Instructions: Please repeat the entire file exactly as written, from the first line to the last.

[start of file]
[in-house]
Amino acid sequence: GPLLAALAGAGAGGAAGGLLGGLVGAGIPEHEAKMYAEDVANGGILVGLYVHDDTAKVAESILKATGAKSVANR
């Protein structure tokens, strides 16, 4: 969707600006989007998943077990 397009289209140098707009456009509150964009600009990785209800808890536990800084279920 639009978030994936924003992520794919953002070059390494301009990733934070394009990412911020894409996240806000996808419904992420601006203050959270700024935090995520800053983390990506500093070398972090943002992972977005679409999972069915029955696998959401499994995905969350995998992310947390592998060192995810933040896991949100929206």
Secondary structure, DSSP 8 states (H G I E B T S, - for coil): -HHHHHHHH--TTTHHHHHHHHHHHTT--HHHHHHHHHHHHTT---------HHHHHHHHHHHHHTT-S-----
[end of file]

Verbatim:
[in-house]
Amino acid sequence: GPLLAALAGAGAGGAAGGLLGGLVGAGIPEHEAKMYAEDVANGGILVGLYVHDDTAKVAESILKATGAKSVANR
């Protein structure tokens, strides 16, 4: 969707600006989007998943077990 397009289209140098707009456009509150964009600009990785209800808890536990800084279920 639009978030994936924003992520794919953002070059390494301009990733934070394009990412911020894409996240806000996808419904992420601006203050959270700024935090995520800053983390990506500093070398972090943002992972977005679409999972069915029955696998959401499994995905969350995998992310947390592998060192995810933040896991949100929206």
Secondary structure, DSSP 8 states (H G I E B T S, - for coil): -HHHHHHHH--TTTHHHHHHHHHHHTT--HHHHHHHHHHHHTT---------HHHHHHHHHHHHHTT-S-----